Here’s a word of thanks to the New York Post for reminding me to stay away from fiction. Never mind that Rupert Murdoch’s print platform here in New York City has an knife to twist in the morbid flesh of District Attorney Cyrus Vance, Jr, whose liberal instincts latched onto the most politically correct accuser in recent history: a “very pious devout Muslim woman,” a refugee from rape and genital mutilation in her native Guinea, assaulted by the head of the world’s top economic agency, the International Monetary Fund, Dominique Strauss-Kahn. There isn’t enough cocaine in Hollywood to inspire scriptwriters to invent such a poster-child for political-correctness.

As the whole world knows, she also is implicated in laundering drug money and various other criminal associations. Strauss-Kahn will walk on the Sofitel caper, even while a French writer sues him for an attempted rape in 2003. As my favorite American novelist once wrote, I haven’t had so much fun since the hogs ate my kid brother.

You can’t make this stuff up; we know that for a fact, because people have tried, from Tom Wolfe in his 1987 novel The Bonfire of the Vanities, going back to the 1937 Carole Lombard film Nothing Sacred. But a candidate for the presidency of France so afflicted by satyriasis that he would solicit (or accept) oral sex from a hotel maid, plus a district attorney programmed by political correctness to buy the frame on first glance? Compared to these creeps, Emma Bovary looks like Joan of Arc.

Try to imagine which actors might credibly depict the protagonists in the docudrama, and it is clear how hard it is to trump reality. One does not want to watch a portrayal of an aging sex addict; one wants rather to avert one’s gaze and change the channel. Then there is the chambermaid, who, when her sylvan shrewdness fails before the plodding evidentiary procedures of the modern world, throws herself to the floor and howls? It is less salacious than distasteful, embarrassing rather than prurient.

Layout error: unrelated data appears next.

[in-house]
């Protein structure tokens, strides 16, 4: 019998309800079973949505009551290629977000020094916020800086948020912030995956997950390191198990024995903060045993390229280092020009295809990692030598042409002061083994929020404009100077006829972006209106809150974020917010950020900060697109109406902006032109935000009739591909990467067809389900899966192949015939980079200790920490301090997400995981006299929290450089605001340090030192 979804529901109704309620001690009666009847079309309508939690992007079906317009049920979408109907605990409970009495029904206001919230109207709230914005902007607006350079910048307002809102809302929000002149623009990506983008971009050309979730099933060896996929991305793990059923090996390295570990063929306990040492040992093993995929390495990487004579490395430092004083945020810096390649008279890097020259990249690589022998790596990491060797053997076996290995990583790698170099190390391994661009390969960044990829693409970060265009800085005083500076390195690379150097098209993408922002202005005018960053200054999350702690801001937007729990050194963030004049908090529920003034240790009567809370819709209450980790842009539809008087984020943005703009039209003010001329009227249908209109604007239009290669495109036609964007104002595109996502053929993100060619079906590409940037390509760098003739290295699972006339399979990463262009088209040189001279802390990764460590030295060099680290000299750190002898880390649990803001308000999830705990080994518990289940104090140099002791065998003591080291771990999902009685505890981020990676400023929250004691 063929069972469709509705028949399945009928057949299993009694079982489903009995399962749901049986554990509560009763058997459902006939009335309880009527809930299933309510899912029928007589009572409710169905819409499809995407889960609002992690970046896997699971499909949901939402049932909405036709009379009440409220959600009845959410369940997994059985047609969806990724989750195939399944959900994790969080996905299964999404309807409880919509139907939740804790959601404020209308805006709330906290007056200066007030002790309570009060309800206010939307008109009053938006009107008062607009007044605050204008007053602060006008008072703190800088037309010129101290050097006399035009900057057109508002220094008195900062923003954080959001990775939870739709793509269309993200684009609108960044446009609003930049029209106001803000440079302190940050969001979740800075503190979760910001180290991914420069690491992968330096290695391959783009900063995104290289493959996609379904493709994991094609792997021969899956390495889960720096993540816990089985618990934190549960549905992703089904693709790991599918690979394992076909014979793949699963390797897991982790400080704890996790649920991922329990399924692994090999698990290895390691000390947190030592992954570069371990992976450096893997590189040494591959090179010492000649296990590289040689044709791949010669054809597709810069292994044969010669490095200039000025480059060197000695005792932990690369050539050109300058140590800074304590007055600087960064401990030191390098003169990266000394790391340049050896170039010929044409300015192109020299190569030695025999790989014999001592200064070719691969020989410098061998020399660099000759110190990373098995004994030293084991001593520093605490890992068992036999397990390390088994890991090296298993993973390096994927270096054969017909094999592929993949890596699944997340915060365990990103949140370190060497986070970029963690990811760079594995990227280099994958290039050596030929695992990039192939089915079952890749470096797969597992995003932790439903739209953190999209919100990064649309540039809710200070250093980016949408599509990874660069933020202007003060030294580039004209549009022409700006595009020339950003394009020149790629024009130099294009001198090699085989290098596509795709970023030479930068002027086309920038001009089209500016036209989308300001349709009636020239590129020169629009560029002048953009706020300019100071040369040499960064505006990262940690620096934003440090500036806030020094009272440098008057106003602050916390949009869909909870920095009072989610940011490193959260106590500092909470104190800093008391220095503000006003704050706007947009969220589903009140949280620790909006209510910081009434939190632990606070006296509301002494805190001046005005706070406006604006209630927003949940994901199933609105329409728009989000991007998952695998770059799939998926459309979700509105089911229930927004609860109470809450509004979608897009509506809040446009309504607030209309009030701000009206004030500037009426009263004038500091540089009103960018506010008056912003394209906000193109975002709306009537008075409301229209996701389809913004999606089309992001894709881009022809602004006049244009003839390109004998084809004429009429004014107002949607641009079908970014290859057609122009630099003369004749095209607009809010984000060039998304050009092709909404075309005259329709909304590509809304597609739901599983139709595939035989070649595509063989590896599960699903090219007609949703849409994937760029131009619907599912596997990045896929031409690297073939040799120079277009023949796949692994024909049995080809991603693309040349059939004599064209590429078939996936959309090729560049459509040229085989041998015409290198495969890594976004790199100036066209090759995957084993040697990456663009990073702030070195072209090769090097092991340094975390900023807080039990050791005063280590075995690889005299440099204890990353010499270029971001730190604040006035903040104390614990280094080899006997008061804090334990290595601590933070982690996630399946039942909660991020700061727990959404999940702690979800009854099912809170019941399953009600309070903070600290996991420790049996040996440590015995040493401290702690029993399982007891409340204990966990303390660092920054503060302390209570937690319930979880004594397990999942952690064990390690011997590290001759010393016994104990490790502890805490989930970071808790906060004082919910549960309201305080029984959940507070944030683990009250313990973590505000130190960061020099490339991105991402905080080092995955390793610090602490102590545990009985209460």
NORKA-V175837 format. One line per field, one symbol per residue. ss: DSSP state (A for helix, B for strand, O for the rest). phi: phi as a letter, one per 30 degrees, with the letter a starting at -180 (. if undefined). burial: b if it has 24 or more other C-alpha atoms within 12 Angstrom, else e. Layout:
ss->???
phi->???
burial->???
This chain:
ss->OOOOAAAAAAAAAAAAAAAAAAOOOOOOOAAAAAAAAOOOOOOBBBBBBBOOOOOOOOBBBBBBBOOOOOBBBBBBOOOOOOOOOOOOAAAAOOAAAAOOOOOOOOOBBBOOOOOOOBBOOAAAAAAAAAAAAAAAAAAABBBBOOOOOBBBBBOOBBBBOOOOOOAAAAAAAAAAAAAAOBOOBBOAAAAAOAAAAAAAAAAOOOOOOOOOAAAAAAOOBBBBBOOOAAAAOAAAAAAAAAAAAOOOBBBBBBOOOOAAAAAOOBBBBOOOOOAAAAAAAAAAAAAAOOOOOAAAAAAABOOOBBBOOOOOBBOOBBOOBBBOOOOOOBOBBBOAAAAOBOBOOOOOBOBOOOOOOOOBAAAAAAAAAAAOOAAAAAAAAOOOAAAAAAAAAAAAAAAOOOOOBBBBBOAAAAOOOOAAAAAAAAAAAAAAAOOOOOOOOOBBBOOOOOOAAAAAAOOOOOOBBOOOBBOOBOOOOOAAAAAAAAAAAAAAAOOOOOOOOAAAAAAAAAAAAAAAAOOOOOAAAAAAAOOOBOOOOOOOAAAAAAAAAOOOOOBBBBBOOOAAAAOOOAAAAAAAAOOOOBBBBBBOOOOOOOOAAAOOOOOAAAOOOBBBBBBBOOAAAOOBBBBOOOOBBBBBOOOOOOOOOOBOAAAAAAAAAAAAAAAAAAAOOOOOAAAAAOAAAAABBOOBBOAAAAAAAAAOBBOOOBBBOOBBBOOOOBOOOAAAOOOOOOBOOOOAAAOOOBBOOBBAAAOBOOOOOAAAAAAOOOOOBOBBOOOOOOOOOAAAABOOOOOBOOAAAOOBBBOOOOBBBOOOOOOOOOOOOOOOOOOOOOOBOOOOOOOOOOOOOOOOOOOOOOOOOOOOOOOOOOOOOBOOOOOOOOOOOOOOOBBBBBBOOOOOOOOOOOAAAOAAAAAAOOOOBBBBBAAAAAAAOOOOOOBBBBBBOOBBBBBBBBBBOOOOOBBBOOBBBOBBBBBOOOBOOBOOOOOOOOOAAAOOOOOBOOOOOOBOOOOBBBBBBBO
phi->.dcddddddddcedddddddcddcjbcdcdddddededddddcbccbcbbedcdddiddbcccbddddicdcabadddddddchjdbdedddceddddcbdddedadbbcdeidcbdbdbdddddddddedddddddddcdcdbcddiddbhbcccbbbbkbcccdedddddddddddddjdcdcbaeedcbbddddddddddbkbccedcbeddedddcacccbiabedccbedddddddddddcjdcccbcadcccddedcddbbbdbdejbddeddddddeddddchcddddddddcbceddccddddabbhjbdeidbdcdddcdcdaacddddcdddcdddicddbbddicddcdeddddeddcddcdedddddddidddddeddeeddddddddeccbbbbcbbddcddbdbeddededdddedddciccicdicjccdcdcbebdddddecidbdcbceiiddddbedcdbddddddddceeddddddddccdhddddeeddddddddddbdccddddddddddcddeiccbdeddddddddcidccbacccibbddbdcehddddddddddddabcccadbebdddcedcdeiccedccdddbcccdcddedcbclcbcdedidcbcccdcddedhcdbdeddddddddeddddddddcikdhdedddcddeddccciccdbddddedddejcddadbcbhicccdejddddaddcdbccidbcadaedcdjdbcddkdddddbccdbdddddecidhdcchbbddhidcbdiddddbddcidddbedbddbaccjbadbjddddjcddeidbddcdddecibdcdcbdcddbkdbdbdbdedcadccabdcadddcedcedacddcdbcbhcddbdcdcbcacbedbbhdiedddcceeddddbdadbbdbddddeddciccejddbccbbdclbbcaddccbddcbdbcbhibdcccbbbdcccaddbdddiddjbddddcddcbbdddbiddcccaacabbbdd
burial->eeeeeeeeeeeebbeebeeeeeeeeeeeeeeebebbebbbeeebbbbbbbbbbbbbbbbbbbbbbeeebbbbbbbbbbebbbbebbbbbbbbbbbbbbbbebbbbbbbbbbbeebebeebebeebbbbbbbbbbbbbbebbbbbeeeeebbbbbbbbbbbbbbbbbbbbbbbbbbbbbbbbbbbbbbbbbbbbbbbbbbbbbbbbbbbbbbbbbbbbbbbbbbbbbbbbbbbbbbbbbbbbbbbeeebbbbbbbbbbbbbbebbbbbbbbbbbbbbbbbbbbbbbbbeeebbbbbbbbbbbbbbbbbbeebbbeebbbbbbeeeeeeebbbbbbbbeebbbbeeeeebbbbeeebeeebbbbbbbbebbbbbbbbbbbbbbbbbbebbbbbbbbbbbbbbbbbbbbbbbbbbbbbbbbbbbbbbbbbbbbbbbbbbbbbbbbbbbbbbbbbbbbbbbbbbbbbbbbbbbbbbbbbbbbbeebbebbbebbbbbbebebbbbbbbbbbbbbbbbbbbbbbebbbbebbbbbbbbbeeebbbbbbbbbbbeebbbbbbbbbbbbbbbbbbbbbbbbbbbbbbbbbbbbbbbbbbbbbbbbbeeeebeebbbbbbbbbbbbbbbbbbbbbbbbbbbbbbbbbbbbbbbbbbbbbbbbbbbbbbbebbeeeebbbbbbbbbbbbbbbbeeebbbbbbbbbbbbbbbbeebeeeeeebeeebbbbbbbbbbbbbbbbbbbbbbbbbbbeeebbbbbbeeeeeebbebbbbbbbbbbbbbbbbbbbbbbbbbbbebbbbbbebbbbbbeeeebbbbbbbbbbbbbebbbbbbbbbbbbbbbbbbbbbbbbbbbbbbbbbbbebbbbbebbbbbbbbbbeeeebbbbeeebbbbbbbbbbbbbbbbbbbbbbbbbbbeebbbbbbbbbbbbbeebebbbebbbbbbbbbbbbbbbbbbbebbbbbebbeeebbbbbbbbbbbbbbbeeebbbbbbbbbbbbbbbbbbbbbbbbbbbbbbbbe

Half a century ago, the great Spanish director Luis Bunuel gave us compelling portraits of aging satyrs in Tristana and Viridiana, played by the inimitable Fernando Rey. But L’Affaire DSK would stump even Bunuel, whose cheerful detestation of humanity and capacity to laugh at our most profound misery made him the definitive filmmaker of the 20th century (see The biblical world of Luis Bunuel, Asia Times Online, August 28, 2007).

Like Kafka and other absurdists, Bunuel saw clearly into flaws in our culture, but what makes the business at hand more than absurd is the cross-cultural dimension: the clumsiness of the Guinean’s attempt to game the American criminal justice system, and the district attorney’s grotesque gesture towards cultural sensitivity.

It was Tom Wolfe, in fairness, who predicted that the “new journalism” would replace the novel. The best writers I know write reporting rather than fiction, and with good reason. No-one could invent an aging roue like Strauss-Kahn or a shrewd but Machiavellian bungler like his accuser. But it is just as hard, perhaps even harder, to invent seemingly ordinary folk. Even the humdrum lives of obscure people are stranger than anything the novelists might invent. They spend all their waking hours inventing themselves, after all, and for the most part would be horror-stricken to find their inner lives portrayed for public view.